President Zuma, a vocal opponent to the NATO intervention, has offered to serve as a mediator, The New York Times reports. Moscow's unofficial channel to Libya, the president of the World Chess Federation, made a second trip to Tripoli at the same time to meet with Qaddafi, who told him he would not agree to any settlement that ordered his departure from the country.
Russia's negotiation efforts have increased since a meeting with President Obama in May. The Times writes that Qaddafi is a "major buyer" of Russian weapons and President Dmitry Medvedev agreed to use his country's leverage with Qaddafi to try to convince him to cede power.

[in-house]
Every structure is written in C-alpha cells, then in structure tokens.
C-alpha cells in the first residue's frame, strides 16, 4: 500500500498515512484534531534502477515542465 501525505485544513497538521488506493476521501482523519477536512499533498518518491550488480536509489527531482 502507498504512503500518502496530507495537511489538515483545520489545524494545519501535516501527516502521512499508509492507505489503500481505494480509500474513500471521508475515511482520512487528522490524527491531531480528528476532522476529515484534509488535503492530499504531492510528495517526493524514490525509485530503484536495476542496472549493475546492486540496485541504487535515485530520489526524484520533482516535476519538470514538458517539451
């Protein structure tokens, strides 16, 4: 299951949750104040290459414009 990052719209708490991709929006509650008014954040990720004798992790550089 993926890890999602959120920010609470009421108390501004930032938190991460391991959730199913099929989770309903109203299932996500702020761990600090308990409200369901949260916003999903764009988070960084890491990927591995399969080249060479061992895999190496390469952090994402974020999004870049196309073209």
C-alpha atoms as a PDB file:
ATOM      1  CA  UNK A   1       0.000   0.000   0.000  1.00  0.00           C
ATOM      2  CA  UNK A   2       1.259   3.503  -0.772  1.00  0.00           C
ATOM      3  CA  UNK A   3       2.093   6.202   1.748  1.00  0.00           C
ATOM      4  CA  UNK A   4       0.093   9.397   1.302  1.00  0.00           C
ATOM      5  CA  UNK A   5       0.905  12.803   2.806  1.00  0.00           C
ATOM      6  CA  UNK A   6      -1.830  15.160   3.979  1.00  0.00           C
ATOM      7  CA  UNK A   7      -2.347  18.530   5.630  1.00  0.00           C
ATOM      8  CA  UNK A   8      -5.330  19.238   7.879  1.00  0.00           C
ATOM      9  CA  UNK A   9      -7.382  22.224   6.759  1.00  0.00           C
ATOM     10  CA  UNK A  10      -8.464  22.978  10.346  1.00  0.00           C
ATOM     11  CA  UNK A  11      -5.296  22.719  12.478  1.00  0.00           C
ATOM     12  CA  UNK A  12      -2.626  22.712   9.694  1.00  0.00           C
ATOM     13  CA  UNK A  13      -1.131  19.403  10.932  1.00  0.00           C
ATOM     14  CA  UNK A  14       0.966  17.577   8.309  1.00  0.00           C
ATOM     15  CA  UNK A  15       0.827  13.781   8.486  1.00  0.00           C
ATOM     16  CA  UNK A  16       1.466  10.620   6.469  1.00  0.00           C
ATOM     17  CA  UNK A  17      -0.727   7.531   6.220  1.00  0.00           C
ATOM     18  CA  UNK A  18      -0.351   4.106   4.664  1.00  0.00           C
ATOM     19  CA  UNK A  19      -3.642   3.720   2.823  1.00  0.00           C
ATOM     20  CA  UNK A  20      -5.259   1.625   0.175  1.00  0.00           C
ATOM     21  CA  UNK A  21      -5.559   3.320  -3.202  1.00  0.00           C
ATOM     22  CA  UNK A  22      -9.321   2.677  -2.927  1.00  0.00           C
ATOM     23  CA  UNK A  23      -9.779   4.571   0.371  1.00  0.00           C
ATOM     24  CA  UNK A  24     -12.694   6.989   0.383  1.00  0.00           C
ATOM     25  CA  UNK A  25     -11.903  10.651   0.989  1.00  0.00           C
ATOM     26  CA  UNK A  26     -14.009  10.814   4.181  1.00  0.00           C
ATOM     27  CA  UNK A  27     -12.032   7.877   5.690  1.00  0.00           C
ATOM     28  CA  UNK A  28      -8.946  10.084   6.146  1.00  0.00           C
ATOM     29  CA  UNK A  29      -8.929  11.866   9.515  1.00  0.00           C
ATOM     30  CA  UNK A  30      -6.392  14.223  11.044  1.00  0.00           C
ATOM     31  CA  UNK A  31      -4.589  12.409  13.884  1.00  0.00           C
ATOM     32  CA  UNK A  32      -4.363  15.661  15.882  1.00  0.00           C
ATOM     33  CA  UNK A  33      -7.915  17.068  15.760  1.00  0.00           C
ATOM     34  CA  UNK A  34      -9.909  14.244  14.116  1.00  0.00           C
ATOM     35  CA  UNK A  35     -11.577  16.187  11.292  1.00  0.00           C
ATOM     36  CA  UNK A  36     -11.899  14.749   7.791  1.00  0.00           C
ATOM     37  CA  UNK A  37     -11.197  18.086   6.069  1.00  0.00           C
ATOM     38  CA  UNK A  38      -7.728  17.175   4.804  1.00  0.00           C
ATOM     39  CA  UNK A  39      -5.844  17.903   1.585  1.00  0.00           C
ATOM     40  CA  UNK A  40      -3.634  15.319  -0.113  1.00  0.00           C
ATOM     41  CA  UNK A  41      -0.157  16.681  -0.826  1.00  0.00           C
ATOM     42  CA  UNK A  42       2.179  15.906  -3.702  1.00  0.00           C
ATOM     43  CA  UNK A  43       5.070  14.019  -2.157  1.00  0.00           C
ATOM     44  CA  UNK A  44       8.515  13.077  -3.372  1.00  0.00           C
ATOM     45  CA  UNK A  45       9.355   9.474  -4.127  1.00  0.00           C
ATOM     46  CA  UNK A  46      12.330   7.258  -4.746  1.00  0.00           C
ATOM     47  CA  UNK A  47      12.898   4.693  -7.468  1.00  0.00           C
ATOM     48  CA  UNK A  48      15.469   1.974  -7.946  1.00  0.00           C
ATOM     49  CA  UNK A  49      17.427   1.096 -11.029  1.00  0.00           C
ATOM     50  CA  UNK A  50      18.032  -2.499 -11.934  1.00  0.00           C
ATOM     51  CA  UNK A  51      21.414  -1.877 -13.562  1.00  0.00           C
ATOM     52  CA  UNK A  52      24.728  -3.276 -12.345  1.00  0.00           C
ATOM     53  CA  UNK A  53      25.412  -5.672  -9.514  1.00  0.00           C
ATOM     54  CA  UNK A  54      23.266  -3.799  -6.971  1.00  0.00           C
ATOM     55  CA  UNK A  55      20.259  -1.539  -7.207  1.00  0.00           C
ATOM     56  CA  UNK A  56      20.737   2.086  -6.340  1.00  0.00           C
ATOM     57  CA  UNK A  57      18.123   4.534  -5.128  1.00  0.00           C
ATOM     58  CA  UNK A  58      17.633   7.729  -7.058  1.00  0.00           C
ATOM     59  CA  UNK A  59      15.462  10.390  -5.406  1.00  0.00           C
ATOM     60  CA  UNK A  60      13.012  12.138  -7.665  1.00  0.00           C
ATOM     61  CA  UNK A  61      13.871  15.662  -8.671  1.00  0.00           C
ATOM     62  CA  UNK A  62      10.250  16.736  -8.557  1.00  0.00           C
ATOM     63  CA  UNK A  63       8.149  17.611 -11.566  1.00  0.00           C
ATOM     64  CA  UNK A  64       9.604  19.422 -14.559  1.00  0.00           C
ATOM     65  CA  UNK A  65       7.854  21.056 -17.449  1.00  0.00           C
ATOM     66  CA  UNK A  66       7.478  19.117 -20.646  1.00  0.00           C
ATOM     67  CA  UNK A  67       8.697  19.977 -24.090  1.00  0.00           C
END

The report also follows possible negotiation meetings between the Libyan government and the rebels that the rebels deny are happening. The National Transitional Council's head, Mustafa Abdul-Jalil, said no negotiations between the two governments were taking place and also said earlier reports that the rebels would allow Qaddafi to remain in the country were false, the Associated Press reports. In Tripoli, Deputy Foreign Minister Khaled Kaim told reporters that his government has been talking with rebel officials for two months, although he acknowledged that there are several members opposed to talks.